Tuesday, 27 May 2008

Monty Don

I was saddened to hear that Monty Don is stepping down from presenting Gardeners' World after suffering a mild stroke 6 weeks ago.

I really enjoyed Monty's presenting style and he will be missed from the show. Who said gardening was relaxing! Mind you, filming the programme took 12 hour days and after spending a considerable amount of time filming his Around the World in Eighty Gardens series, it's not surprising that he pushed himself to the limit. I thought he didn't look very well, when he was planting out his sweet peas, before he took a break. Thank goodness he is making a recovery and I wish him well.

Now begs the question, 'Who shall take his place'?

I wonder if Carol Klein and Joe Swift will manage the show for this season on their own and they will recruit a new member next Winter. Whoever it is, I hope it's someone with a passion for getting their hands dirty like Monty and the lovely Geoff Hamilton did and not a garden designer. Although Chris Beardshaw has quite a few fans amongst the ladies!

I wait to find out who will be chosen , along as it's not Alan!

Monday, 26 May 2008

Bank Holiday in Dorset

The weather this Bank Holiday has been mixed but the combination of sunshine and rain has made the vegetable patch flourish. Yesterday I was thinking how pathetic my climbing french beans looked and then hay presto, this morning they looked positively perky!

On Saturday we went to the Chettle House Craft and Garden Fare. Chettle House is situated in Dorset in the most archetypal Dorset village you could imagine. It's a collection of chocolate box thatched cottages, a tiny village shop with a petrol pump outside and a hotel with a resturant. A sign on a post states to beware of free range children running round. What a lovely sentiment!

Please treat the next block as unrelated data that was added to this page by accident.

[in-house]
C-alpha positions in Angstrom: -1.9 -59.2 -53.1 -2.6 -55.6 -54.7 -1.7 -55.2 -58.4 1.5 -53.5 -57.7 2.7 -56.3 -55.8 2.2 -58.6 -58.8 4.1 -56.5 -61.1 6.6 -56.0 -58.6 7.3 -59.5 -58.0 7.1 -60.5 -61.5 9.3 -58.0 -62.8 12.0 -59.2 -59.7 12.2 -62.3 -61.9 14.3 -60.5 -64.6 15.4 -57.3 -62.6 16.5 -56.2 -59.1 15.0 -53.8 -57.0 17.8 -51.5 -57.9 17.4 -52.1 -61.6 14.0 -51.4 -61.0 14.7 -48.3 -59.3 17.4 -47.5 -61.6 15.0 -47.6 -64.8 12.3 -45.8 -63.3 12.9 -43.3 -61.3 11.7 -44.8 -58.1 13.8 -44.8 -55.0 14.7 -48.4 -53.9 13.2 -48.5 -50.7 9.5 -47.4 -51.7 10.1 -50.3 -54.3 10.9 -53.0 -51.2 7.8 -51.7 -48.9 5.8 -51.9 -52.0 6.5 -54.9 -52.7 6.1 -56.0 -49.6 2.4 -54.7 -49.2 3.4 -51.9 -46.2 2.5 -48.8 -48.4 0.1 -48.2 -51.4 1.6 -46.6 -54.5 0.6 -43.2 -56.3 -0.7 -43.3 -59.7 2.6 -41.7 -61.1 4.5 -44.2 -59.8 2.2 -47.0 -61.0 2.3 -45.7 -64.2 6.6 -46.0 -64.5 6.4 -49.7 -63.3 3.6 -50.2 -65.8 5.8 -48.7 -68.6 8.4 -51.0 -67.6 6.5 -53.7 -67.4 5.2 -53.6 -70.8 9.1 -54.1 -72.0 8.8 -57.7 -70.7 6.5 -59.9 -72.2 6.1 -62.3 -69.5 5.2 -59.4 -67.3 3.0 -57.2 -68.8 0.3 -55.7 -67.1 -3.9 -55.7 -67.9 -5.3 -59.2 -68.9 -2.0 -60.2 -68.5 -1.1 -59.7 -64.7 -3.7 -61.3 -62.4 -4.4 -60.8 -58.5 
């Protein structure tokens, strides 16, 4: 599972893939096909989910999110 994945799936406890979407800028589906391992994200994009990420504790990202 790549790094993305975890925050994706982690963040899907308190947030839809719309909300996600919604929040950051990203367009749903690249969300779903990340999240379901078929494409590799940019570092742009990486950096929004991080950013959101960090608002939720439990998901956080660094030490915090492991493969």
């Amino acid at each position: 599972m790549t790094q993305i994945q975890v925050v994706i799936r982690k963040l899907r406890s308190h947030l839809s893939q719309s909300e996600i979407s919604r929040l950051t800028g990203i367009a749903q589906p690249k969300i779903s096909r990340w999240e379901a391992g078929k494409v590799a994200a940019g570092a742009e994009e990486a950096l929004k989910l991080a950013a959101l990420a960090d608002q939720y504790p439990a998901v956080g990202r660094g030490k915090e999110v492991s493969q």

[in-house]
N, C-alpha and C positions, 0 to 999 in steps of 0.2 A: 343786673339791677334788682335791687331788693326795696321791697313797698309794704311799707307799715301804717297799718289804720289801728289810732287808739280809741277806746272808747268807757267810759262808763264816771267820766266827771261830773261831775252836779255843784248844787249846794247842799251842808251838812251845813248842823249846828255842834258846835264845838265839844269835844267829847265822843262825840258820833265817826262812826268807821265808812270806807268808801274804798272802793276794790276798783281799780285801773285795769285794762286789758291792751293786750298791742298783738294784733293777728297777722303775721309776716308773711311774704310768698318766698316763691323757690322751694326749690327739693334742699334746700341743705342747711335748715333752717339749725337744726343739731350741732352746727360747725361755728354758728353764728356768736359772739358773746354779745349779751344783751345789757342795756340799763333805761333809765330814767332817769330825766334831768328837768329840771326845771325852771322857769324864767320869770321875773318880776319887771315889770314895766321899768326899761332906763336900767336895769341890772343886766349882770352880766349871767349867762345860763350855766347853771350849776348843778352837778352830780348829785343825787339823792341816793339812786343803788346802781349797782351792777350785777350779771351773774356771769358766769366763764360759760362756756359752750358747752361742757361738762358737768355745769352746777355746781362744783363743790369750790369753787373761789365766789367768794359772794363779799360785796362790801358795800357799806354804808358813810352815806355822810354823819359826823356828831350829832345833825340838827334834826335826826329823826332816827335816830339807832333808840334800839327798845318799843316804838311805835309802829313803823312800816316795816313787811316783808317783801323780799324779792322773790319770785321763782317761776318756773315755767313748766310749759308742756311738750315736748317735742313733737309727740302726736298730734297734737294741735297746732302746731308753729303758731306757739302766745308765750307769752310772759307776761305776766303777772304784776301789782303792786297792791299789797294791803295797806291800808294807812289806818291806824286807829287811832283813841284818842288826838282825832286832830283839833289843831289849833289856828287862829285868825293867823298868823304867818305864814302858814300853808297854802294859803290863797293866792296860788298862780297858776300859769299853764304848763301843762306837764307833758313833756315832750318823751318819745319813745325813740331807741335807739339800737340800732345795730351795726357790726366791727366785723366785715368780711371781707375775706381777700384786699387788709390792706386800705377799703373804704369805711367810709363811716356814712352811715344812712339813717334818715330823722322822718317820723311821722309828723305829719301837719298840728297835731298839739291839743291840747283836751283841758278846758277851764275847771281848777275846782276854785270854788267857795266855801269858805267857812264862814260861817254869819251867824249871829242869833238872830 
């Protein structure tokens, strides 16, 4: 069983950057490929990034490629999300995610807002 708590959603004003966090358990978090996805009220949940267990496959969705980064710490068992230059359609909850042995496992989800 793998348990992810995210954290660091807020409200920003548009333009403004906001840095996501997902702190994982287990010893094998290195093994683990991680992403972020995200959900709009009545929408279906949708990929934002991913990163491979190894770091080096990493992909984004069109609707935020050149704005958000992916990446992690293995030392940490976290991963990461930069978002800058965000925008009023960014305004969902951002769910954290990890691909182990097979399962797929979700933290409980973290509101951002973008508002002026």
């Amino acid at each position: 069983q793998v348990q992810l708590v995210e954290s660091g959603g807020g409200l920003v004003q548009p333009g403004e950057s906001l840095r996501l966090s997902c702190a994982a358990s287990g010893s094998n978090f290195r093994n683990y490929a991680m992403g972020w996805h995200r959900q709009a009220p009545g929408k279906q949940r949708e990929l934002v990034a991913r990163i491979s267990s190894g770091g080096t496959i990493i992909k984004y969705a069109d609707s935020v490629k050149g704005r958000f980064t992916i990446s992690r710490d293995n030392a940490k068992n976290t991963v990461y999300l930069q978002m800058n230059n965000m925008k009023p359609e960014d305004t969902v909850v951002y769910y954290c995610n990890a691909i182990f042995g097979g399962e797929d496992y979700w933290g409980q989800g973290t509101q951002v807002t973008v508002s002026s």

This Craft and Garden Fare is packed full of plant stands in the grounds of the beautiful 18th century house. It is held every Whitsun bank holiday and I would recommend anyone who loves plants and garden paraphernalia and lives in Dorset, to pay it a visit.
There were so many plants which I wanted to buy but as I don't have any beds yet I just looked longingly. There were a few stalls with Bearded Irisis on them. A plant which I want in my garden, after seeing them in Monets' garden in France. I didnt want to come away empty handed, so I purchased a scented geranium to put in a wall planter. This variety is called Atar of Rose and when you rub the leaves your fingers smell of geranium essential oil which has calming and relaxing properties.

Ok, I'm off to end my bank holiday with a relaxing rub!!

Wednesday, 21 May 2008

The Greatest Flower Show On Earth

This week I have been transfixed by the RHS Chelsea Flower Show on the BBC. Arguably the worlds premier flower show. Although I do have a soft spot for the RHS show at Hampton Court, where you can purchase the plants you see and where there is a lot more room to wander and get close to the show gardens. As much as I love Chelsea, it is a place to be seen (if that kind of thing matters to you) and a place where 'one will have a gardener to do that sort of thing' kind of person, is seen loitering around the Pimms tent. That said, you cannot get away from the fact that as a gardener the sight of all those blooms takes your breath away.

I am still digesting the show gardens but one of my most favourites so far is the Daylesford Organic Summer Solstice garden. It has a wheat meadow with wild flowers and native trees with a traditionally layed hedge, edging the kitchen garden or garden kitchen as they have called it. The garden kitchen has hurdles marking out the beds, full or organic herbs and vegetables. At the end of the garden is an oak building for preparing the vegetables after picking.